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  • Writer's pictureJimmy Rex

Finding Empathy In Hard Situations...

The other day I wrote a post sharing my experience with Trevor Milton and Nikola motors.

After the post went out, a lot of people couldn’t understand how I could find empathy for Trevor or have anything positive to say.

I feel sad for these people. It’s so easy to paint with a broad brush and make someone out to be a villain and enemy.

Maybe I could only humanize my former close friend because I had so much time to process it.

Maybe it’s because I was there in his moments of weakness and could see the pain he was in.

None of his shitty behavior is justified, and none of it is ok, but I do think it is essential to see why maybe somebody would act in a certain way.

I learned this a few years ago...

I had a confusing experience that took me some time to process. It ended up being one of the most human moments of my entire life.

I was in Latin America undercover doing a sting operation.

It was my first one where I was both parts of the setup and the takedown.

We had spent two weeks becoming friends with these traffickers, earning their trust, which is necessary to get them to trust us and bring the girls they were trafficking to meet up with us.

We had beers, hung out on the beach, and had multiple dinners.

We laughed, told inappropriate jokes, and acted with them like any random guy at a bar I was trying to become friends with.

All the while doing everything I could to stay in character and not want to destroy them.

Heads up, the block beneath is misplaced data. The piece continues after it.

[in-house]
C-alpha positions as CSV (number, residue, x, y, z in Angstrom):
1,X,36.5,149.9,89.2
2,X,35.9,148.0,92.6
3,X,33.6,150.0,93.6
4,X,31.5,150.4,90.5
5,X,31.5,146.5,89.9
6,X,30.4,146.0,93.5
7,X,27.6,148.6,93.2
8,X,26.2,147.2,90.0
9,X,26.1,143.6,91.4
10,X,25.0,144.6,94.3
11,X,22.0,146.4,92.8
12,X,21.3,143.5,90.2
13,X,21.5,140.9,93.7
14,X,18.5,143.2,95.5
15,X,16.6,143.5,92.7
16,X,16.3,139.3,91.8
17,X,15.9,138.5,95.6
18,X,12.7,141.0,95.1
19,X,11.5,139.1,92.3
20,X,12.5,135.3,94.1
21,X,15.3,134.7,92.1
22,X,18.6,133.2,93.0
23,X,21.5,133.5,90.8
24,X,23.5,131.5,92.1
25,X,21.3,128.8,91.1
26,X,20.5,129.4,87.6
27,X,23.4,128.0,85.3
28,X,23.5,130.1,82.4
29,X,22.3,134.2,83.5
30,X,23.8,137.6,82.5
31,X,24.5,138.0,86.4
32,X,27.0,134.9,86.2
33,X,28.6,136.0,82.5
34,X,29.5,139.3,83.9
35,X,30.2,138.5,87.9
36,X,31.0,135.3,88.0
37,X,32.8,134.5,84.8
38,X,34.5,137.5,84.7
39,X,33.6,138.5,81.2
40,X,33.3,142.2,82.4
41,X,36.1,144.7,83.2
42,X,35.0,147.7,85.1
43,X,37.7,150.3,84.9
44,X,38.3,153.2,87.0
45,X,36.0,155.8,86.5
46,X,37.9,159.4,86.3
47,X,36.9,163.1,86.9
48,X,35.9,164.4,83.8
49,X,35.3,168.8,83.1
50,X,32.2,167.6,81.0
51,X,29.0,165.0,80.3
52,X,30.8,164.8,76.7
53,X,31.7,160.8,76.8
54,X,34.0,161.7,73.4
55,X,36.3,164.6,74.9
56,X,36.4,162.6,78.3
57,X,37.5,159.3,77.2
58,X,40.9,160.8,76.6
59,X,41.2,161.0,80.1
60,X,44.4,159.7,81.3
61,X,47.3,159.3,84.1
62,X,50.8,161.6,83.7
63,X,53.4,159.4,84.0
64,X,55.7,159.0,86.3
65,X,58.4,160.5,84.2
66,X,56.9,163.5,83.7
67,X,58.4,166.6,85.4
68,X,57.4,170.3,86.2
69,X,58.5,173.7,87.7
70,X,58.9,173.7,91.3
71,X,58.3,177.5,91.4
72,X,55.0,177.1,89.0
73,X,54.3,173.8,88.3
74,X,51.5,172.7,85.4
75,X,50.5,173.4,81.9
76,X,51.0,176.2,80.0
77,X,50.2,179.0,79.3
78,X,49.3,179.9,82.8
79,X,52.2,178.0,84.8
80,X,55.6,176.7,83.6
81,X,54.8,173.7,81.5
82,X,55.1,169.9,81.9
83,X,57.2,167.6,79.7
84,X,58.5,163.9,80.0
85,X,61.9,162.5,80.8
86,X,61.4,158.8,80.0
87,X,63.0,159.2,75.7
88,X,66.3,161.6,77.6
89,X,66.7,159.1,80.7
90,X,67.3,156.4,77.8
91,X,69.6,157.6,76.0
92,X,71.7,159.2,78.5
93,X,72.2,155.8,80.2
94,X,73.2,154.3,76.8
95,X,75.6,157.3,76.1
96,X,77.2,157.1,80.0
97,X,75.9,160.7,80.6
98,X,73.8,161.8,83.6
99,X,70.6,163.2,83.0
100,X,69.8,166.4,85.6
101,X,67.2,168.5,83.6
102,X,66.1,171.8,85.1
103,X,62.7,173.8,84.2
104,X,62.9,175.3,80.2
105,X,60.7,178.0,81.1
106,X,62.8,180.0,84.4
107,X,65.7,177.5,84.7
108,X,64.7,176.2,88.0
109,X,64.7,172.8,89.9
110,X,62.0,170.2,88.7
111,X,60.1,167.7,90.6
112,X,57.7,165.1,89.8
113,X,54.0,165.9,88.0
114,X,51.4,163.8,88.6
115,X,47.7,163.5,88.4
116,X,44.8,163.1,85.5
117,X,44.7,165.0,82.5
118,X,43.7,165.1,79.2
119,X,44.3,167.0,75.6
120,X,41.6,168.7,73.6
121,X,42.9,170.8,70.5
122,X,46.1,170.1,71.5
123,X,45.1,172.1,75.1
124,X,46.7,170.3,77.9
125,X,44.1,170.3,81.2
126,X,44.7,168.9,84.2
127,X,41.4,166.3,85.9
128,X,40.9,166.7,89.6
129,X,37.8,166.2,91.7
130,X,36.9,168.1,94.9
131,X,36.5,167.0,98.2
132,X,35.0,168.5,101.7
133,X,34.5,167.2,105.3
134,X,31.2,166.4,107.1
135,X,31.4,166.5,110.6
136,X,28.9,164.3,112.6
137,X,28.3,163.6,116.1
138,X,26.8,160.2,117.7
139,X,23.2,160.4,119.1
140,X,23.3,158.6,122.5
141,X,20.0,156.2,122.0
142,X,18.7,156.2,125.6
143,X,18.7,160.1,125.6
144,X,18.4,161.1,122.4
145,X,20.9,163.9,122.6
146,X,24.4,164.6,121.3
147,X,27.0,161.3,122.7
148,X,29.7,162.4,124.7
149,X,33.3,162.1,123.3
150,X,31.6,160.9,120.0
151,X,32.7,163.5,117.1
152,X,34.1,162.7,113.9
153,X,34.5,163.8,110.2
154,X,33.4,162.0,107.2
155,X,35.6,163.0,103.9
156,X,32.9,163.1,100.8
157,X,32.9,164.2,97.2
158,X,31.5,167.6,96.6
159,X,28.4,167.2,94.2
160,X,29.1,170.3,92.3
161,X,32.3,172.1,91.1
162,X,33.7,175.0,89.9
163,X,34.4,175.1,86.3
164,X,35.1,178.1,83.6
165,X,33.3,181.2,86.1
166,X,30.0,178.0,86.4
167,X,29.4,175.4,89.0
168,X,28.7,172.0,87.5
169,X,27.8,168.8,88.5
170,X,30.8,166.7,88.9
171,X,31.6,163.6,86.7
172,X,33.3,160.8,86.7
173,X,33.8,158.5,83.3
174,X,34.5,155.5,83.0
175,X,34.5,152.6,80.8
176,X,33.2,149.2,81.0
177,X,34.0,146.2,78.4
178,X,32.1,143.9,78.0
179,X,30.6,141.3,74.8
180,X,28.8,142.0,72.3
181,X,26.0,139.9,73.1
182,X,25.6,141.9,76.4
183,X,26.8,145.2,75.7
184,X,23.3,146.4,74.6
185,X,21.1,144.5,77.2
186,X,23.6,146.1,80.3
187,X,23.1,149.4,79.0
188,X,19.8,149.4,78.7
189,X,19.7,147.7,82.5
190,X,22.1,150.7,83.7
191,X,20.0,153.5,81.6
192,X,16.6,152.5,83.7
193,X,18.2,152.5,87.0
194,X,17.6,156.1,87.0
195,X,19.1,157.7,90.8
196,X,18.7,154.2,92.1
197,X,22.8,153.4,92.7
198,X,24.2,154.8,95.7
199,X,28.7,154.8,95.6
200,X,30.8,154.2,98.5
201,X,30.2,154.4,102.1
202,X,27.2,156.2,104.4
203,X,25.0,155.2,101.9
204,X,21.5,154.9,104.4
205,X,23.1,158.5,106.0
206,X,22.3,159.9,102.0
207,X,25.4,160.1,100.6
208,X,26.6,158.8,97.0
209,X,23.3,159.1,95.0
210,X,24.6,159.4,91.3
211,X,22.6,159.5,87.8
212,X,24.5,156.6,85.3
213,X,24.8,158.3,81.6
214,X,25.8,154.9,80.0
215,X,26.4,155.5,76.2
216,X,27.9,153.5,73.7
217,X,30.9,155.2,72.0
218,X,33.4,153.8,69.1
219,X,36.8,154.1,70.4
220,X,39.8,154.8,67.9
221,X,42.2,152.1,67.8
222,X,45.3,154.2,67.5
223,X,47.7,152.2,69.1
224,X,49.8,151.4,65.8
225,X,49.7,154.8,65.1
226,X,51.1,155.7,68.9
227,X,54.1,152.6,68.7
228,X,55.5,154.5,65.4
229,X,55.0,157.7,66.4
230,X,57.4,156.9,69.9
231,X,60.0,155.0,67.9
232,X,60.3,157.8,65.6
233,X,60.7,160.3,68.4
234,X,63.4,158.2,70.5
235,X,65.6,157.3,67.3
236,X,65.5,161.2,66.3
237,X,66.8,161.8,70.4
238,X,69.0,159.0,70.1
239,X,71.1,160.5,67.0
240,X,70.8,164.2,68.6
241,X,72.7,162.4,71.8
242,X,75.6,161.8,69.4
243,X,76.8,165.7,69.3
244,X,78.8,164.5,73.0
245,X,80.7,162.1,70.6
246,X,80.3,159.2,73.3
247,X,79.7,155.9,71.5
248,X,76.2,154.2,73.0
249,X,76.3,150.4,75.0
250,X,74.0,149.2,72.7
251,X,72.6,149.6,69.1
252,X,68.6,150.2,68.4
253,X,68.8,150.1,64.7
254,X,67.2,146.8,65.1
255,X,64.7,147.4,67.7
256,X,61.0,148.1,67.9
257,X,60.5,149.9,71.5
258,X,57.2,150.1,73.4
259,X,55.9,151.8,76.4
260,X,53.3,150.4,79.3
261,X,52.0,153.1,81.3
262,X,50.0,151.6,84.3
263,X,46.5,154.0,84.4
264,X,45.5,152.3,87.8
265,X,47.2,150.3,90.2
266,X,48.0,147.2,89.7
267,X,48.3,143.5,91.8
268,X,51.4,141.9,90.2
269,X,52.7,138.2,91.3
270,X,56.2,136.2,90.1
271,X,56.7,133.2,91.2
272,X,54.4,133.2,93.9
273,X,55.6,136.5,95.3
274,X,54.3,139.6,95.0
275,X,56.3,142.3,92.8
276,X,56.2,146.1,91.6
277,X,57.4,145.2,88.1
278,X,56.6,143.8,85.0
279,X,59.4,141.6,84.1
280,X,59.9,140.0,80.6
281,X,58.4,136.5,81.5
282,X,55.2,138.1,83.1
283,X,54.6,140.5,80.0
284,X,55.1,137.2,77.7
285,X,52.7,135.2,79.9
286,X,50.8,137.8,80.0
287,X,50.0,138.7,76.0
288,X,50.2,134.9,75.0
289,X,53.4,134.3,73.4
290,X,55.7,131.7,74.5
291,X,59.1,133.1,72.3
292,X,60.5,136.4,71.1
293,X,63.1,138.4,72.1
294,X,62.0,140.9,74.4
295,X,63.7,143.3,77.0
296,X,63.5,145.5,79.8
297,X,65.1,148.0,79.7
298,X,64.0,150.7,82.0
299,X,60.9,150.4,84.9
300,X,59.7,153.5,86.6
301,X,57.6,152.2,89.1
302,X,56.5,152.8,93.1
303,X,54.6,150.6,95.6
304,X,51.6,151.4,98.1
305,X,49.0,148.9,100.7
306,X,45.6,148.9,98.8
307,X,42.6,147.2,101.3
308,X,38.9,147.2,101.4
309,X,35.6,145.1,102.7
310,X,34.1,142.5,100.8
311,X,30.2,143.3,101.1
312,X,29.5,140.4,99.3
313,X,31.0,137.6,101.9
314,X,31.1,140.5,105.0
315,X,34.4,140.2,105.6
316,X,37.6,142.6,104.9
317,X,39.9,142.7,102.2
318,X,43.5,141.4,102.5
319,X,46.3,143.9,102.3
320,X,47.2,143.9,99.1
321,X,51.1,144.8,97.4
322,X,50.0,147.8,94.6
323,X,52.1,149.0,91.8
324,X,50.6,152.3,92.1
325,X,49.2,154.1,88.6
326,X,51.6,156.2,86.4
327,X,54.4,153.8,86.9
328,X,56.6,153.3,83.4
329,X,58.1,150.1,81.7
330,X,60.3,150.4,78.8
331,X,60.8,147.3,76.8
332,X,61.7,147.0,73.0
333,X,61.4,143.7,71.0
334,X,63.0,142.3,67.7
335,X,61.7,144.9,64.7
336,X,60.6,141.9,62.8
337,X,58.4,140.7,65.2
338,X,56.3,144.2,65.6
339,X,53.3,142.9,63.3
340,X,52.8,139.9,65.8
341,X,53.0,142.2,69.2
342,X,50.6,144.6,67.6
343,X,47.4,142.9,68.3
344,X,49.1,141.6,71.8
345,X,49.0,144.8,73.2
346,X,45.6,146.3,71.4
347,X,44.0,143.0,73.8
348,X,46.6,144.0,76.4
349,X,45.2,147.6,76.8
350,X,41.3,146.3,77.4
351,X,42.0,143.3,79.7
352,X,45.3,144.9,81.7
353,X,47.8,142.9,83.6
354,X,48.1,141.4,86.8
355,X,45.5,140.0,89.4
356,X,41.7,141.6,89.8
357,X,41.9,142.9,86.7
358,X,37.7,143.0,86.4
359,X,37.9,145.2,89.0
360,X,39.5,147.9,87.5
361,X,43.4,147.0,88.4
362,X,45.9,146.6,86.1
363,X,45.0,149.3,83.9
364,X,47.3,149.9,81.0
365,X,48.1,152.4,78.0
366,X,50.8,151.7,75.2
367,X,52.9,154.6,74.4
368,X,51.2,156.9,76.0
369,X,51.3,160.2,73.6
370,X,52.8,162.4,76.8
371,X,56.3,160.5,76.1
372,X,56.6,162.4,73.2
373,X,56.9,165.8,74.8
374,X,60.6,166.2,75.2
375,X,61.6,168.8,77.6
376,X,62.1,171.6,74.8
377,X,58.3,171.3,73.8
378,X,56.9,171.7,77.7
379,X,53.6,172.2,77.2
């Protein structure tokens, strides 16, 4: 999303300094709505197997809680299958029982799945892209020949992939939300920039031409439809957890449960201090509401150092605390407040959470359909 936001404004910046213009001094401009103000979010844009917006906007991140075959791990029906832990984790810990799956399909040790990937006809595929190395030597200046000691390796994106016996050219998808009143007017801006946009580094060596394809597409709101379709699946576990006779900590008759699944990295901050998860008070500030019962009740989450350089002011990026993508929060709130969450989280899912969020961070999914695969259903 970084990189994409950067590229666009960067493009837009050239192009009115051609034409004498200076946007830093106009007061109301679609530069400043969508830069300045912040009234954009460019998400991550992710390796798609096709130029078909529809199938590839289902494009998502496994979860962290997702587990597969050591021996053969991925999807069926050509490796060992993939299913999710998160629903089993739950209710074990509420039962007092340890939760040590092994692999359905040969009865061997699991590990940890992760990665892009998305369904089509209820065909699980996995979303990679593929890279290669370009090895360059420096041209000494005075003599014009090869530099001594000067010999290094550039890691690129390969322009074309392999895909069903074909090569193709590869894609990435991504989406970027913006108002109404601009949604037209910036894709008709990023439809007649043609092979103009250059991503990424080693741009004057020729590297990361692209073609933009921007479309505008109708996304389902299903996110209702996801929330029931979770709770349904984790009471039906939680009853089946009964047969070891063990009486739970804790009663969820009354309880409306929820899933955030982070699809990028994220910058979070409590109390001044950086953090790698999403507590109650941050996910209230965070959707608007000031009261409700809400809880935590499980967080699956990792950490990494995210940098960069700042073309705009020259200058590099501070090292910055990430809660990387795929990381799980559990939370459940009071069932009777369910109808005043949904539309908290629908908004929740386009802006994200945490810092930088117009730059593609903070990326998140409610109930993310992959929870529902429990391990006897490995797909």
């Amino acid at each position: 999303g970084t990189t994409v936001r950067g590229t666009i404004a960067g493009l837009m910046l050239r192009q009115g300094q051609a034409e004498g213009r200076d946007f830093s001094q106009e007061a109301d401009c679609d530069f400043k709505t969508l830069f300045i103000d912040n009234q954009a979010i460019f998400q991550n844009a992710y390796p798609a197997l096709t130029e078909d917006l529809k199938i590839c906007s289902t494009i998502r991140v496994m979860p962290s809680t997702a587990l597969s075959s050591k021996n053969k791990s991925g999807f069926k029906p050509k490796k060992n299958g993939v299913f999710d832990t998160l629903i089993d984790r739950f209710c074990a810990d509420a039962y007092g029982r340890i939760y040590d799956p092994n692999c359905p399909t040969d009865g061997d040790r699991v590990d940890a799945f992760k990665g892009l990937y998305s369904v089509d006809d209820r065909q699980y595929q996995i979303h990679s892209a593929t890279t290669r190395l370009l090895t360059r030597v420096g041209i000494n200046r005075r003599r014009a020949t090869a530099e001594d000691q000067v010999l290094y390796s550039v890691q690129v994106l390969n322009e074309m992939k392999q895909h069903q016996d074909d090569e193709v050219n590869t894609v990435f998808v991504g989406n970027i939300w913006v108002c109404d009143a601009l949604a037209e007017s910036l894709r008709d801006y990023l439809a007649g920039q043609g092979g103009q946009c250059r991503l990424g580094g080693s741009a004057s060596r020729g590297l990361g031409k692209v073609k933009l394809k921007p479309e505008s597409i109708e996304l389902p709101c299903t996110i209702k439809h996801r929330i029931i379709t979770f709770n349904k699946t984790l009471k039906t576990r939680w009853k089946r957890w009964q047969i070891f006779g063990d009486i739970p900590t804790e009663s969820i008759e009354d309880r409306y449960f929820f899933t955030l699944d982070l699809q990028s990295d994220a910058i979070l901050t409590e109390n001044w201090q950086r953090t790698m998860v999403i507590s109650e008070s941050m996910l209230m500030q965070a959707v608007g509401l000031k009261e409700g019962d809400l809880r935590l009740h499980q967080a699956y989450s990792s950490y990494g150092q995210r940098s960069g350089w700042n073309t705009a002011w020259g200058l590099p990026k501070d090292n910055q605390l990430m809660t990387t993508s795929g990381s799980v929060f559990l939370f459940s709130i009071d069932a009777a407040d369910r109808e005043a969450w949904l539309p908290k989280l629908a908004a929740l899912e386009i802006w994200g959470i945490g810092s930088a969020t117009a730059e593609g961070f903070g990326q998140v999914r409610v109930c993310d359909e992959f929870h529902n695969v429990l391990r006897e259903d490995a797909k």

I quickly realized I wasn’t the best undercover because I could barely stay at the table when these guys started talking about all the things they could and had done with these young girls.

On the day of the sting operation, we decorated the house to look like a party.

We spread Red Bulls and beer around the house and put tortilla chips with salsa on the table... It felt like a real fiesta.

I was always nervous before a takedown because it was just a crazy, nerve-wracking experience.

The vehicles pulled up and in walked the girls one by one… Most of them were 14 or 15 years old, clearly terrified.

After all of them came in, the traffickers also began to walk in.

I was in the back of the room watching as each girl gave a cheek-to-cheek beso to all the guys and then I watched as the main trafficker we had been hanging out with walked in.

He was loud, he was fun, and he was full of energy.

He immediately started hugging each guy and laughing about something.

This was when I had this confusing moment...

As I sat in the back of the room, I had the weirdest feeling of love and empathy for this man. This terrible, horrible, awful man was trafficking young girls... I got a little choked up.

I knew that in 20 minutes, this guy, no older than 27-28 years old, would be locked up as a child sex trafficker.

I thought to myself, “why did you do this, kid? You could have chosen anything!” “Who hurt you? Who made you this way?”

The moment lasted about 45 seconds...

Just long enough for him to come over to me...

He immediately broke into talking about these young girls in a terrible, vulgar way. Obviously, this guy needed to be arrested and hopefully never let out to hurt anyone again.

The moment of empathy had passed. The takedown was perfect.

The leader is in prison, where he belongs. I am glad he’s there because he can’t hurt young kids anymore.

If we are being honest, there’s probably no rehabilitating someone like that. There’s one place for them.

And... I know I can feel love and compassion even for the worst of humanity.

I am so grateful I was able to have that moment.

It meant nothing about him but everything about me.

I am grateful That I don’t have to focus 100% on the evil around me, even when it is right in my face.

So maybe I am too easy to forgive Trevor.

But I don’t think so.

I’m grateful for the entire experience, the lessons learned, the good, the bad and the rest.

I’m glad he will have to pay for his mistakes, as that man in Mexico is also... And I am also glad I loved them, even at their worst.


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